God vs. technology

God vs. technology

In Turkey the belief that everything that happens to a person is God’s will is very important. Other countries have the same kind of belief, but the Turkish version might be the strongest. When something bad happens it is God’s will, and we cannot go against it. There is only one way to have peace, and it is to accept that you cannot change fate. It is a matter of ignorance more than religion.

When you believe that everything is God’s will and you can’t change things, running a city becomes a totally different thing from what the rest of the world understands. For example, two years ago during a drought, the people of Ankara did not have any water to use for several days. The head of the municipality said there was nothing he could do. It was God’s will. Two years later when there were floods all over the city because of rain, he didn’t have anything to do either. It was God’s will that there was rain. He only had the responsibility of providing services when the weather was just fine.

This approach is very common in many municipalities, bureaucrats, politicians, NGOs and basically every person who has a responsibility to look after us when there is a disaster. If you can recall, Prime Minister Recep Tayyip Erdoğan said it was the fate of the mine workers to die when there was a gas explosion in a state-run mine last year. The minister responsible for the safety of mines said the workers had died beautifully.

When a country is run on the belief that there is nothing that a man can do against disasters, then science and technology cannot prosper. When science and technology does not prosper, people suffer. It happens because no one feels responsible. Ankara’s municipality does not feel responsible for the floods, Erdoğan does not feel responsible for the miners and now, the municipality of Van does not feel responsible for the earthquake devastation. If they had felt responsible, they would have searched for answers and methods, seeking out new technologies. Ankara’s municipality would seek new technologies to balance water reserves in drought and new plumbing technologies for the times when there is too much rain. The municipality of Van would look for safer building technologies and keep a close eye on every building if they felt responsible.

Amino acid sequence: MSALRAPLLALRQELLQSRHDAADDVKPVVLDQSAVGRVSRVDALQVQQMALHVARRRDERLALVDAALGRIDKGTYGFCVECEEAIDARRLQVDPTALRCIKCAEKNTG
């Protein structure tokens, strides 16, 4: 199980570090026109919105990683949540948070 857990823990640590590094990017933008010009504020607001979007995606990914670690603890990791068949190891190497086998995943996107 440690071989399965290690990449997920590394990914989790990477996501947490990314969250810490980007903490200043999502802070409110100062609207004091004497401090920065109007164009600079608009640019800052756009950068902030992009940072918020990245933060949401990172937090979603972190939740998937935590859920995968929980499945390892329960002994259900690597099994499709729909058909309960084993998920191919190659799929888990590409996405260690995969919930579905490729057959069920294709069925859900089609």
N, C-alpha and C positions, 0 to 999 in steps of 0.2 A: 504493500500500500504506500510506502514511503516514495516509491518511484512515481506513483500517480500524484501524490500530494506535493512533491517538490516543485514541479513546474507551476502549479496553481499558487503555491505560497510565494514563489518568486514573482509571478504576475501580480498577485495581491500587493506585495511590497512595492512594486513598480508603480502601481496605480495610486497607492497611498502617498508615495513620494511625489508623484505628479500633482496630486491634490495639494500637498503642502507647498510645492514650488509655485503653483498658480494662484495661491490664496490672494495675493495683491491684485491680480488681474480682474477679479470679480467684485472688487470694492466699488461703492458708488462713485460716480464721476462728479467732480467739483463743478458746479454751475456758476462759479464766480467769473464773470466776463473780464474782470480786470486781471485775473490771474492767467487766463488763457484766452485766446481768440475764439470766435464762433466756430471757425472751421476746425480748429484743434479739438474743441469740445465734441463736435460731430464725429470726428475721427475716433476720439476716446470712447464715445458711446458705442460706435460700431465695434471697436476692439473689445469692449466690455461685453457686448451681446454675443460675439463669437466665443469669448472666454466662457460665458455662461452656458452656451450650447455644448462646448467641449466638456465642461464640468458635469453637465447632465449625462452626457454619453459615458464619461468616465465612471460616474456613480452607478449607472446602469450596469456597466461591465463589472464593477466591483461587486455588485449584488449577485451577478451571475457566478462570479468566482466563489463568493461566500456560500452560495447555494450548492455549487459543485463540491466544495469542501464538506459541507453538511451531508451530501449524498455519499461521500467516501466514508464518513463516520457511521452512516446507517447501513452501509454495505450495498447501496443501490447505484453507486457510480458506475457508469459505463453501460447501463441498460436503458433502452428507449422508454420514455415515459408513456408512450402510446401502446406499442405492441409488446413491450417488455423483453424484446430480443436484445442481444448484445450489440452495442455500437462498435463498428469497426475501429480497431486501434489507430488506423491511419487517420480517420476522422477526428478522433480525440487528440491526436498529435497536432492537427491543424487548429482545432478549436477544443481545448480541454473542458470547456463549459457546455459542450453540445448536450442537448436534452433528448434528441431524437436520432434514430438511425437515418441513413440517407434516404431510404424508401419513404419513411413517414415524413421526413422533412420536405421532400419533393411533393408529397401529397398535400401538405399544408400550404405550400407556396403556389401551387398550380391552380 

Do not get me wrong, it is not just a Muslim approach. The world-renowned geologist Celal Şengör described his visit to the U.S. this year. He said that when he and an American geologist were strolling through Hollywood, the geologist told him there were tons of houses right on top of the earthquake line. Şengör asked the geologist, “Why don’t you do anything?” His American colleague replied, “Because we cannot make them understand how serious the situation is.” Ignorance can take many forms. Unfortunately, in our country religion is used to cover up ignorance so that often religion and technology or science are presented as being rivals. However, each has its own value.

Turkey just revoked 300 building auditor licenses on the grounds that they were committing various crimes to mislead officials. Three hundred auditors in 19 cities were found guilty of frauds such as employing dead engineers, employing engineers over the age of 80 who cannot go to the field, sending different samples of concrete than what they got from buildings and writing false reports for unsafe buildings.

As I have written before, it is a matter of ignorance rather than religion. Turkey must fight with ignorance first if it does not want to lose anyone else in disasters